Bring Home Your Newborn to a Pet-Friendly Home

Our vet's advice on how to have a healthy pregnancy in a pet-friendly household.

Q: I just found out I'm expecting! But I'm nervous about keeping our cat. I've heard that cats can pass parasites and illnesses to a fetus during pregnancy. Is this true?

A: First of all, congratulations! Secondly, don't panic: The concern about cats posing a threat to unborn babies has to do with a parasite they sometimes carry but rarely pass to humans that can cause an infection called toxoplasmosis. If you were raised with a family cat you could have been infected early in life and not even know it, as the disease causes mild or no symptoms and usually resolves on its own. However if you are not a carrier, and then exposed, it can cause birth defects or even be fatal to the baby. The good news is that cats and expectant moms can absolutely coexist safely. Follow these guidelines to keep yourself and your growing baby free from infection, without having to get rid of your pet.

Know Your Personal Risk

A simple blood test can reveal whether or not you've been exposed to toxoplasmosis in the past. If you have been, there's almost no risk to your unborn child, since you'll have already developed immunity against the infection. If your blood test is negative for toxoplasmosis, you should take extra precaution because contracting it during pregnancy poses a threat to the fetus.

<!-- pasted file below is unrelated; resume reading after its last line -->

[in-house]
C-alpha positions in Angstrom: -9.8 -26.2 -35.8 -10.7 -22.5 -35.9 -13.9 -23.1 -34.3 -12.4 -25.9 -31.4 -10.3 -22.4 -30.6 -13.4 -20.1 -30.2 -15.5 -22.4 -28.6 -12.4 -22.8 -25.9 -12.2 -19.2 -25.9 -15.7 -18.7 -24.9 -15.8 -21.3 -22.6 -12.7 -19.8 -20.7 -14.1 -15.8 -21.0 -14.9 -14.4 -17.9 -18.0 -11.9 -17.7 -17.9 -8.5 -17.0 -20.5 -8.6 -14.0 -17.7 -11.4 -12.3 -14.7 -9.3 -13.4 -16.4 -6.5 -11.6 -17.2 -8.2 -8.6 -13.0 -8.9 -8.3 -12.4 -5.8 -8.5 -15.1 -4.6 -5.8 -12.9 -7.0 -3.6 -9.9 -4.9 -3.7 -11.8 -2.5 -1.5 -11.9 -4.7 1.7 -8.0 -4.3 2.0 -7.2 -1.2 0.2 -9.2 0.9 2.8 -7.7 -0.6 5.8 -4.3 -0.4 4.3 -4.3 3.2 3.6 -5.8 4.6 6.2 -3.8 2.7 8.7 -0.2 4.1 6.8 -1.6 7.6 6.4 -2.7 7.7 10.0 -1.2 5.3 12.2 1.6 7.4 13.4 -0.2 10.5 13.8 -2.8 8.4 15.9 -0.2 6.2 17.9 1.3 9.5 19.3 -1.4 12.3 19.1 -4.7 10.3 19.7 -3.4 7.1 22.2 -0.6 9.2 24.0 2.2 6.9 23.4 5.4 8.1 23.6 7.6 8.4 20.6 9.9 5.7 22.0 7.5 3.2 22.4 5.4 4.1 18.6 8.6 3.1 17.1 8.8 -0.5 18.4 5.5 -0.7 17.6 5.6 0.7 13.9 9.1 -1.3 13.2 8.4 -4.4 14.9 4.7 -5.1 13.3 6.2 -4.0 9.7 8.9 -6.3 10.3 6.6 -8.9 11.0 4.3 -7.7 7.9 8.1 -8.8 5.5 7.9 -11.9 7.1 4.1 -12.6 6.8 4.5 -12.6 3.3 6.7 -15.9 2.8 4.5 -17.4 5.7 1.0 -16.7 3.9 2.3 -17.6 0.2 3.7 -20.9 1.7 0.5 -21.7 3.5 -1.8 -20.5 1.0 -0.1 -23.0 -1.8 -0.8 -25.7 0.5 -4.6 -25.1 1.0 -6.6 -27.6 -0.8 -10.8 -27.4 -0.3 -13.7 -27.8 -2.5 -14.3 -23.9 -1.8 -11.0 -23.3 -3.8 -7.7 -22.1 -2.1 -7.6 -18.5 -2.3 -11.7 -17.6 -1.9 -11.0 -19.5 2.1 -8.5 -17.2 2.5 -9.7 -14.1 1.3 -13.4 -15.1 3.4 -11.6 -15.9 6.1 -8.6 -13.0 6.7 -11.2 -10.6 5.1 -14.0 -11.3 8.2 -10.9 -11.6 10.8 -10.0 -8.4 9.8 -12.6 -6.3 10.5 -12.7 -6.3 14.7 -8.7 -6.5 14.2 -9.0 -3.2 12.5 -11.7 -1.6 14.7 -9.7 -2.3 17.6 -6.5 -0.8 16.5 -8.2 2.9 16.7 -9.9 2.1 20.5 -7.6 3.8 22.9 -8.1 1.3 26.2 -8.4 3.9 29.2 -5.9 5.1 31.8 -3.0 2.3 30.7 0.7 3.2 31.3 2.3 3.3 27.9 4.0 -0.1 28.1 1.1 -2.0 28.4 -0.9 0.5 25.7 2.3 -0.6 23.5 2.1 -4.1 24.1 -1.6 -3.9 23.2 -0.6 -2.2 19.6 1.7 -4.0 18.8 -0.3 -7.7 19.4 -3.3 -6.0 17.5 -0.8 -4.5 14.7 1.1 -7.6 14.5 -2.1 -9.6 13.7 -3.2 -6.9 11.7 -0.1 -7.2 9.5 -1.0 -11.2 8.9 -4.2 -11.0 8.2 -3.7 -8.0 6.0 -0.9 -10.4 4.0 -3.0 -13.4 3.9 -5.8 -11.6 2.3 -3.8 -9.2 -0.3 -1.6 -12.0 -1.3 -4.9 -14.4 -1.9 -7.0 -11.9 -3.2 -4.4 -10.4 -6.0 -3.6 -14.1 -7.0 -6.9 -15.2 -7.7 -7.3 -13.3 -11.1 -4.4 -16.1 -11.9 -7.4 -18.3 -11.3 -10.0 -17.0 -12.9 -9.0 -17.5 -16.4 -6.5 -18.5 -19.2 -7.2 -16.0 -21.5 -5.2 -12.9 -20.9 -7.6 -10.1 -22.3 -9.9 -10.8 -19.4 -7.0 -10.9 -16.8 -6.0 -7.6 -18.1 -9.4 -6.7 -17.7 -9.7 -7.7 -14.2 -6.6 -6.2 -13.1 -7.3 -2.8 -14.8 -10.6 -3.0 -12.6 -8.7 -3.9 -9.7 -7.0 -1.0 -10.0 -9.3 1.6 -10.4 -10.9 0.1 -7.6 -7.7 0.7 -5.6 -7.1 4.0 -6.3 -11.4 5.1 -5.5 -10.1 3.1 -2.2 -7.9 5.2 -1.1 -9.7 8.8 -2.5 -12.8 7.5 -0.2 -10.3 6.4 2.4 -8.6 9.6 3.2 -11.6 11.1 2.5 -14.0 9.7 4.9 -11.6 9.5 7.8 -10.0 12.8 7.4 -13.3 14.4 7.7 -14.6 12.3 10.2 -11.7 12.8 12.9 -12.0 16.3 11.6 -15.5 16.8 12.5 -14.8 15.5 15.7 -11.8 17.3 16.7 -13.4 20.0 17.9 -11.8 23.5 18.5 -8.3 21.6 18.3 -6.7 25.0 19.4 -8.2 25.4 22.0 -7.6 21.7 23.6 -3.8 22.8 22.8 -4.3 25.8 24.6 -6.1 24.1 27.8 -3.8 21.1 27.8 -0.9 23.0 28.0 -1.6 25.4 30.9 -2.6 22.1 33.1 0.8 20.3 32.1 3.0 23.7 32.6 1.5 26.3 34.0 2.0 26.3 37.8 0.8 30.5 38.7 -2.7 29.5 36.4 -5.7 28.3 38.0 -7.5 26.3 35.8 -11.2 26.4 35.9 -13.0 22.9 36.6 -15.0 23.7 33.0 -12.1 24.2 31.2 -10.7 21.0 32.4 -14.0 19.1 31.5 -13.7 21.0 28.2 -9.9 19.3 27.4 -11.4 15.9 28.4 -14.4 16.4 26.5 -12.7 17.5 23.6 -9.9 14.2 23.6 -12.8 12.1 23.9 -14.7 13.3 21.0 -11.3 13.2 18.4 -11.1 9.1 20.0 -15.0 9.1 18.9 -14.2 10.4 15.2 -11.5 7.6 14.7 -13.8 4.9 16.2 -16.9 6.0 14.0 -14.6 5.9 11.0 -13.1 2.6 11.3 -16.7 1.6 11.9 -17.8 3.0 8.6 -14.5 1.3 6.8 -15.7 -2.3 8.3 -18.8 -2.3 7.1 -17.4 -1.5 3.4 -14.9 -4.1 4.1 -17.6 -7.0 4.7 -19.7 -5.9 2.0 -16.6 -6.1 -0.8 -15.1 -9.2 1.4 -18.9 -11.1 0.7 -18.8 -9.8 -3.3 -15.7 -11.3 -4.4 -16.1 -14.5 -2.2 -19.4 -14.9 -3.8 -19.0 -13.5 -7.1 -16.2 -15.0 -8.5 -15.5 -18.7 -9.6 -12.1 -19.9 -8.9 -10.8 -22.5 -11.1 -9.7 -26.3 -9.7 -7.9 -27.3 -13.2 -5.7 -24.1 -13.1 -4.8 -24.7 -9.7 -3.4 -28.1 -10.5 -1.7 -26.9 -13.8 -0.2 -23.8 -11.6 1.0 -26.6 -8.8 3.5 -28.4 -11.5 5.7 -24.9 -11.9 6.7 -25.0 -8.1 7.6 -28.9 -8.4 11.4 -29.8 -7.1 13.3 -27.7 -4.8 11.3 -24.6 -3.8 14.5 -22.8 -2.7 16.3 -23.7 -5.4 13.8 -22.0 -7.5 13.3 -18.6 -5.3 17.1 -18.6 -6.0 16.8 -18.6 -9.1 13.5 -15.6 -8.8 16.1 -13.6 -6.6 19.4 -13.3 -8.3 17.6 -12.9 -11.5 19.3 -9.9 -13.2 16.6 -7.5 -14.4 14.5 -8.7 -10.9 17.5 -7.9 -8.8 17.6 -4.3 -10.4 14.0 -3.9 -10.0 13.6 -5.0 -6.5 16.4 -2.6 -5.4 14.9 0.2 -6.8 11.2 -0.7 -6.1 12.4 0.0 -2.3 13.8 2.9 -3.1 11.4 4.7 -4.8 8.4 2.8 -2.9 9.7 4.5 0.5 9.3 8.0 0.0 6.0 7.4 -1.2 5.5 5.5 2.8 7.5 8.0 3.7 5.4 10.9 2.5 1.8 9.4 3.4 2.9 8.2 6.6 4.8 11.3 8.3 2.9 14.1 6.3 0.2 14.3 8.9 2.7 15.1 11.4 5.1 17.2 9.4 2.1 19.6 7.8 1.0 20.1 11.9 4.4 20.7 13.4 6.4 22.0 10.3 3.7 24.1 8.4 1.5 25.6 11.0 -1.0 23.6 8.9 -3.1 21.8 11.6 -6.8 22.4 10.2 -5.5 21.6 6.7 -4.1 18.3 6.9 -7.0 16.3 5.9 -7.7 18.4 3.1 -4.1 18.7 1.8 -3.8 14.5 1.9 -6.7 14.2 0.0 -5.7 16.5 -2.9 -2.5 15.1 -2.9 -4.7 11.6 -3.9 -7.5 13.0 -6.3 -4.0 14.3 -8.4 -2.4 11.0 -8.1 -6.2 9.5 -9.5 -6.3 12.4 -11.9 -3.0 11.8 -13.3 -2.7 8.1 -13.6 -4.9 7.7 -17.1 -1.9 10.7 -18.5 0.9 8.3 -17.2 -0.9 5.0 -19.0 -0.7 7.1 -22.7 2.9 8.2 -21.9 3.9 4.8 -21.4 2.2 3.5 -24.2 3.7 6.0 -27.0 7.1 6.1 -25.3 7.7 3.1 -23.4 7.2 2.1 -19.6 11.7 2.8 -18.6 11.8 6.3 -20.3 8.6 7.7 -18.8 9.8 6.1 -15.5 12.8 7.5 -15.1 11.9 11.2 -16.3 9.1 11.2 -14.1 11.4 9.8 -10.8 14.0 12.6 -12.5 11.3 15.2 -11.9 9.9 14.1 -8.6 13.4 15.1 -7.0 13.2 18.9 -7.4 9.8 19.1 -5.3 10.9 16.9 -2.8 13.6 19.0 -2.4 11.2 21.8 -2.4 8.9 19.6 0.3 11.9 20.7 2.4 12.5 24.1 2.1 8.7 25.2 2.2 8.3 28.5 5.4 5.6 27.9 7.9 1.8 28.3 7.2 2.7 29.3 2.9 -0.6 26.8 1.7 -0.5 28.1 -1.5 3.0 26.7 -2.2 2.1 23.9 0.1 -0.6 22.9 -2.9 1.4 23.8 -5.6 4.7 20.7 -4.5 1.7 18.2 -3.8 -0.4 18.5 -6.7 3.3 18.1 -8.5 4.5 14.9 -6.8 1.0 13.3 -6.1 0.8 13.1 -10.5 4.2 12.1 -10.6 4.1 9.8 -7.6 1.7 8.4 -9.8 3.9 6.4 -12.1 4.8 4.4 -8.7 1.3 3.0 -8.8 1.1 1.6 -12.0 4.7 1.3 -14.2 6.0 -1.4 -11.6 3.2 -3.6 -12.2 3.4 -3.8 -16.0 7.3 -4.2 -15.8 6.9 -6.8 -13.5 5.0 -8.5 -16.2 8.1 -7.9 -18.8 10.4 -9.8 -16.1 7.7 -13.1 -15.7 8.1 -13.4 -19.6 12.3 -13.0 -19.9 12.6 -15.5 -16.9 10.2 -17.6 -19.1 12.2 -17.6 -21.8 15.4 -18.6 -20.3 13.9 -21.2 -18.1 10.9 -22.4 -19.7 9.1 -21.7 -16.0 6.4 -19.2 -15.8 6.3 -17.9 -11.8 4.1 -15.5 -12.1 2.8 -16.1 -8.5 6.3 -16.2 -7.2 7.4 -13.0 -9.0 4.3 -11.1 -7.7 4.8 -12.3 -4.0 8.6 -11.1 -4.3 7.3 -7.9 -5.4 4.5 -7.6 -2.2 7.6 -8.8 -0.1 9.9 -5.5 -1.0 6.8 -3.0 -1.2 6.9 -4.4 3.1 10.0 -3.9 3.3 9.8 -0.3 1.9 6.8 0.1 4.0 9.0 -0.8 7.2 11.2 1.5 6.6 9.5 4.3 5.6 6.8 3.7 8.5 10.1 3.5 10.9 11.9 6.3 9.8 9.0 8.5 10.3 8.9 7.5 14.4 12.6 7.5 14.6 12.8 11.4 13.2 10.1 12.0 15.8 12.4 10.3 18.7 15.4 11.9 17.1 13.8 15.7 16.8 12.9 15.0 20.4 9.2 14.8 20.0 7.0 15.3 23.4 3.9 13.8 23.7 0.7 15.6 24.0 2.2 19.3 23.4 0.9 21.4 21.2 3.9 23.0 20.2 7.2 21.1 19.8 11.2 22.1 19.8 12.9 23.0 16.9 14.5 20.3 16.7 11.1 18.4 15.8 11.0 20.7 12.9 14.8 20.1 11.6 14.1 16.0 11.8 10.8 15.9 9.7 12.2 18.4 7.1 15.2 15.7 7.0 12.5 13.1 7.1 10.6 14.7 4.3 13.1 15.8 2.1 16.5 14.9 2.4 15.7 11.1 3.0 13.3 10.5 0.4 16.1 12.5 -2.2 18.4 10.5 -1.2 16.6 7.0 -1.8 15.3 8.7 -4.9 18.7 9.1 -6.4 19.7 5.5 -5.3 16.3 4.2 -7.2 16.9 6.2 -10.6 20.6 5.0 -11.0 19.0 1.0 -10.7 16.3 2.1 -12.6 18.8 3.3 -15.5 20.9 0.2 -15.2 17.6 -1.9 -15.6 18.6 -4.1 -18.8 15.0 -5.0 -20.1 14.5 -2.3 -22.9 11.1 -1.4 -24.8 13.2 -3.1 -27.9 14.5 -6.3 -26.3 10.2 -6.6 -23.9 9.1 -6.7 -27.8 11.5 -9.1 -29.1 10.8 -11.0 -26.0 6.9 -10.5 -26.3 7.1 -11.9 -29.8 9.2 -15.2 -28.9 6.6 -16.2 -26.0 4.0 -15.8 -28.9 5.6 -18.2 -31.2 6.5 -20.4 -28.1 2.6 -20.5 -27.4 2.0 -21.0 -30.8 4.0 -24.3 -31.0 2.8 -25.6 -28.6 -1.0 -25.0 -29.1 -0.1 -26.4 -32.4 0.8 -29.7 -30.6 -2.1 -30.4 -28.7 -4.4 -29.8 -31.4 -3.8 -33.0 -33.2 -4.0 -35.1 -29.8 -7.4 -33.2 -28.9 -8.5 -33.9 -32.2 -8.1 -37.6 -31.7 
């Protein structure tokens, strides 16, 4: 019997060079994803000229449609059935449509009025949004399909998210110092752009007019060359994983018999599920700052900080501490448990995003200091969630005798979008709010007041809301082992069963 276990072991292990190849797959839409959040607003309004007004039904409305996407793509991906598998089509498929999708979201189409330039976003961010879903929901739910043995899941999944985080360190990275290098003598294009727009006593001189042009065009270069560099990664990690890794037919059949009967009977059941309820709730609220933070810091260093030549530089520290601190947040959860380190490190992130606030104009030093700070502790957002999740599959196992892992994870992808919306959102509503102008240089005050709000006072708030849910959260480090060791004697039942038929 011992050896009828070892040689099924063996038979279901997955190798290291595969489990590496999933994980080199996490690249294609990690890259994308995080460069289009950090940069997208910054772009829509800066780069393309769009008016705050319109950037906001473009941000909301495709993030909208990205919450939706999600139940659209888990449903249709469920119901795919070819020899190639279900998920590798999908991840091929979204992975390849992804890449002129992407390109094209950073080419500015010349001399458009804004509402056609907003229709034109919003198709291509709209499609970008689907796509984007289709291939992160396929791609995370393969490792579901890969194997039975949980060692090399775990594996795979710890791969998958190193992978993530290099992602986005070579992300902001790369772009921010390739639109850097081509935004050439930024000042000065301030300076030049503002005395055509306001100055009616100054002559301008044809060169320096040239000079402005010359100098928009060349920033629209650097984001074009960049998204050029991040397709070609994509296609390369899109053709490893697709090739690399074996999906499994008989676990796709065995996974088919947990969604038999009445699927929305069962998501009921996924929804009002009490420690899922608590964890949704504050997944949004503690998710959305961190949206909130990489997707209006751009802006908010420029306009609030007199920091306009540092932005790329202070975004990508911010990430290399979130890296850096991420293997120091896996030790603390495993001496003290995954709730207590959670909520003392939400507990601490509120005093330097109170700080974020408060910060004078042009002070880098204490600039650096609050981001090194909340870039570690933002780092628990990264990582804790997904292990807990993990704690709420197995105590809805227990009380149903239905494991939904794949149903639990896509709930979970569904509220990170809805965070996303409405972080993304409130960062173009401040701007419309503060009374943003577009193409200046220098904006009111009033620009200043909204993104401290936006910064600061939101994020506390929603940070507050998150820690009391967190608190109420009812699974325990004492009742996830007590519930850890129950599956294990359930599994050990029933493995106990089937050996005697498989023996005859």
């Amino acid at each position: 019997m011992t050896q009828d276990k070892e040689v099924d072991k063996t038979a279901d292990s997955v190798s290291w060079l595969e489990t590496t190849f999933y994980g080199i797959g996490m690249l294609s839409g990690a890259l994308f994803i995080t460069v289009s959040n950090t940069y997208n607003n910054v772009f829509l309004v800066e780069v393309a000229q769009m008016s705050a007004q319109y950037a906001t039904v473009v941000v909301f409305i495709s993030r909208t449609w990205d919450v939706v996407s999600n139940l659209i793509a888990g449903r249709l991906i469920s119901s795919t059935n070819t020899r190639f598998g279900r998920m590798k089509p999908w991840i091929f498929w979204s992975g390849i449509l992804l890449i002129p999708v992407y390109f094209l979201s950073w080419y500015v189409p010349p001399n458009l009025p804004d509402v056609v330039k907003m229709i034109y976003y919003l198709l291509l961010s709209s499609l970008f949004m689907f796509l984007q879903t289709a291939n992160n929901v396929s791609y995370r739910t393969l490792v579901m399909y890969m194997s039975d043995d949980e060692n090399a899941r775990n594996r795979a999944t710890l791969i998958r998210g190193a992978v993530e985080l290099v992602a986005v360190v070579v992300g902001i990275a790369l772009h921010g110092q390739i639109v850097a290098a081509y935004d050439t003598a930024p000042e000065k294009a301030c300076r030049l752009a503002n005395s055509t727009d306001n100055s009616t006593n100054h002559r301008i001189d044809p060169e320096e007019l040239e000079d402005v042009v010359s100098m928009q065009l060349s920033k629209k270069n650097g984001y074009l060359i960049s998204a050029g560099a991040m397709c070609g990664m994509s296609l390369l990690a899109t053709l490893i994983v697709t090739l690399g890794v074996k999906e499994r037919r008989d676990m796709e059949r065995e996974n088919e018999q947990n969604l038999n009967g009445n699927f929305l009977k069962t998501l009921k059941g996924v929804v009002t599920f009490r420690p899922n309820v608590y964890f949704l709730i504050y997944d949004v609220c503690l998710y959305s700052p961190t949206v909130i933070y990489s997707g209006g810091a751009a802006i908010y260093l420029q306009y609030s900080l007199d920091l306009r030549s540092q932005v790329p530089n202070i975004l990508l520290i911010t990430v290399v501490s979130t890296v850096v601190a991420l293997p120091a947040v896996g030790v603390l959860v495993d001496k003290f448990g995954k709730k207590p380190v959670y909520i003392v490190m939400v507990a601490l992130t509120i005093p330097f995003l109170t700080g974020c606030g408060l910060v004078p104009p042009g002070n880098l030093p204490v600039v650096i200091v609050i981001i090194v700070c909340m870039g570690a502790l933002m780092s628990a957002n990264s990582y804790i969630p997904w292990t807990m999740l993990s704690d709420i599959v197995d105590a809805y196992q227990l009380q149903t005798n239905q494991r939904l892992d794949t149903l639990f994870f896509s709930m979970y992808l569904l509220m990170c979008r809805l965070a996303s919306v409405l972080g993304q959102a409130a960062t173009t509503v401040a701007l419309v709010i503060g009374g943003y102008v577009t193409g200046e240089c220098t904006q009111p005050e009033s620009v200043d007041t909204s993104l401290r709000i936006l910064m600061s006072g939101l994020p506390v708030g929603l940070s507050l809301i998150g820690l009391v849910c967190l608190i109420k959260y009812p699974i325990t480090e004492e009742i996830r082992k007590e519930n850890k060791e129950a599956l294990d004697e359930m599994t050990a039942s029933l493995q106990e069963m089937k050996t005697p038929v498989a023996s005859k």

Protect Yourself

Toxoplasmosis is typically spread from an infected cat to a person through contact with cat feces. This can occur when you clean your cat's litter box, touch contaminated feces, and then touch your mouth. To cut your risk, I recommend asking your husband to help by scooping solid waste from the litter box daily. If you have to do it, wear gloves and wash your hands afterward. The parasite can also be transmitted through gardening, or eating uncleaned vegetables, if an infected animal has left droppings in the soil. Wash all vegetables thoroughly to avoid risk.

Keep Your Cat Safe

Cats get toxoplasmosis from eating contaminated raw meat, birds, mice, or soil, so try to keep your cat indoors, and don't bring in any strays during this time. Above all, be aware that the risk of transmission to your baby is very low -- and the benefits of cat ownership far outweigh the health risks, so don't throw the kitty out with the bath water!

Shawn Messonnier is a holistic vet and the founder of Paws & Claws Animal Hospital in Plano, Texas.

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